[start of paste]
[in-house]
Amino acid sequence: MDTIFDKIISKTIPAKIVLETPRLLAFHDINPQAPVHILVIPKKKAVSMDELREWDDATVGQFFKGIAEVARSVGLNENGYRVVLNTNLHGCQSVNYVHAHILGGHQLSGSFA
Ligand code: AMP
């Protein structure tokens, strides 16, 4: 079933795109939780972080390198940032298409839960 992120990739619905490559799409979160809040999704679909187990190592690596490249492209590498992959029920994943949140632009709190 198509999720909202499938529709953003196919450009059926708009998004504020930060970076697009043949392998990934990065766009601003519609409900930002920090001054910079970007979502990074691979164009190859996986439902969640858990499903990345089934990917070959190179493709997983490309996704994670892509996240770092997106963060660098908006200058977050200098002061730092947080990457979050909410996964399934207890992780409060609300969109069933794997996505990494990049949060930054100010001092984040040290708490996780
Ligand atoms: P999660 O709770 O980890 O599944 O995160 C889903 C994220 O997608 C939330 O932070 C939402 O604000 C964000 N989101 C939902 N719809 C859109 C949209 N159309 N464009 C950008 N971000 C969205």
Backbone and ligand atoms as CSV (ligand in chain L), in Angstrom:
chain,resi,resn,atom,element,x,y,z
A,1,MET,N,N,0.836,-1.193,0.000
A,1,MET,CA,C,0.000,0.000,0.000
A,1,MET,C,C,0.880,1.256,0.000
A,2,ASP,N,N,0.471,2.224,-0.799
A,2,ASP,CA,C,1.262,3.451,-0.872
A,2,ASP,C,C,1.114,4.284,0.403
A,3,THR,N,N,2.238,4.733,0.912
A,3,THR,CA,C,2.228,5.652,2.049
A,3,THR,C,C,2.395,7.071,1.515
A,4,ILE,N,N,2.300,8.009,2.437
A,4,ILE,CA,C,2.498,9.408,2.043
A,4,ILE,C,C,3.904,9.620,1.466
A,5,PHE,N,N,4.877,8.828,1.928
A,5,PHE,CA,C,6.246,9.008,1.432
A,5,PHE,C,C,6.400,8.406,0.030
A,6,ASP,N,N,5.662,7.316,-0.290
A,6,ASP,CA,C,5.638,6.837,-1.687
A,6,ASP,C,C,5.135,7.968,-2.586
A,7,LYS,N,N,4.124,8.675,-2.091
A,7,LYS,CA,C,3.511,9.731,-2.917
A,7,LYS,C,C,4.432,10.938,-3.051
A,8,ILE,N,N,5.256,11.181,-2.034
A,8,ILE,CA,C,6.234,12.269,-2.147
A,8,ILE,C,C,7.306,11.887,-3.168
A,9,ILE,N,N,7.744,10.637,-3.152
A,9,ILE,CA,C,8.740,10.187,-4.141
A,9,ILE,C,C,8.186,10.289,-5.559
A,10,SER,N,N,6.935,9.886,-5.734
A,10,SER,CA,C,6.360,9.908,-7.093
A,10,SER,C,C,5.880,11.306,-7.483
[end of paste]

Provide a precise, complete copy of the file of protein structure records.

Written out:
[in-house]
Amino acid sequence: MDTIFDKIISKTIPAKIVLETPRLLAFHDINPQAPVHILVIPKKKAVSMDELREWDDATVGQFFKGIAEVARSVGLNENGYRVVLNTNLHGCQSVNYVHAHILGGHQLSGSFA
Ligand code: AMP
């Protein structure tokens, strides 16, 4: 079933795109939780972080390198940032298409839960 992120990739619905490559799409979160809040999704679909187990190592690596490249492209590498992959029920994943949140632009709190 198509999720909202499938529709953003196919450009059926708009998004504020930060970076697009043949392998990934990065766009601003519609409900930002920090001054910079970007979502990074691979164009190859996986439902969640858990499903990345089934990917070959190179493709997983490309996704994670892509996240770092997106963060660098908006200058977050200098002061730092947080990457979050909410996964399934207890992780409060609300969109069933794997996505990494990049949060930054100010001092984040040290708490996780
Ligand atoms: P999660 O709770 O980890 O599944 O995160 C889903 C994220 O997608 C939330 O932070 C939402 O604000 C964000 N989101 C939902 N719809 C859109 C949209 N159309 N464009 C950008 N971000 C969205």
Backbone and ligand atoms as CSV (ligand in chain L), in Angstrom:
chain,resi,resn,atom,element,x,y,z
A,1,MET,N,N,0.836,-1.193,0.000
A,1,MET,CA,C,0.000,0.000,0.000
A,1,MET,C,C,0.880,1.256,0.000
A,2,ASP,N,N,0.471,2.224,-0.799
A,2,ASP,CA,C,1.262,3.451,-0.872
A,2,ASP,C,C,1.114,4.284,0.403
A,3,THR,N,N,2.238,4.733,0.912
A,3,THR,CA,C,2.228,5.652,2.049
A,3,THR,C,C,2.395,7.071,1.515
A,4,ILE,N,N,2.300,8.009,2.437
A,4,ILE,CA,C,2.498,9.408,2.043
A,4,ILE,C,C,3.904,9.620,1.466
A,5,PHE,N,N,4.877,8.828,1.928
A,5,PHE,CA,C,6.246,9.008,1.432
A,5,PHE,C,C,6.400,8.406,0.030
A,6,ASP,N,N,5.662,7.316,-0.290
A,6,ASP,CA,C,5.638,6.837,-1.687
A,6,ASP,C,C,5.135,7.968,-2.586
A,7,LYS,N,N,4.124,8.675,-2.091
A,7,LYS,CA,C,3.511,9.731,-2.917
A,7,LYS,C,C,4.432,10.938,-3.051
A,8,ILE,N,N,5.256,11.181,-2.034
A,8,ILE,CA,C,6.234,12.269,-2.147
A,8,ILE,C,C,7.306,11.887,-3.168
A,9,ILE,N,N,7.744,10.637,-3.152
A,9,ILE,CA,C,8.740,10.187,-4.141
A,9,ILE,C,C,8.186,10.289,-5.559
A,10,SER,N,N,6.935,9.886,-5.734
A,10,SER,CA,C,6.360,9.908,-7.093
A,10,SER,C,C,5.880,11.306,-7.483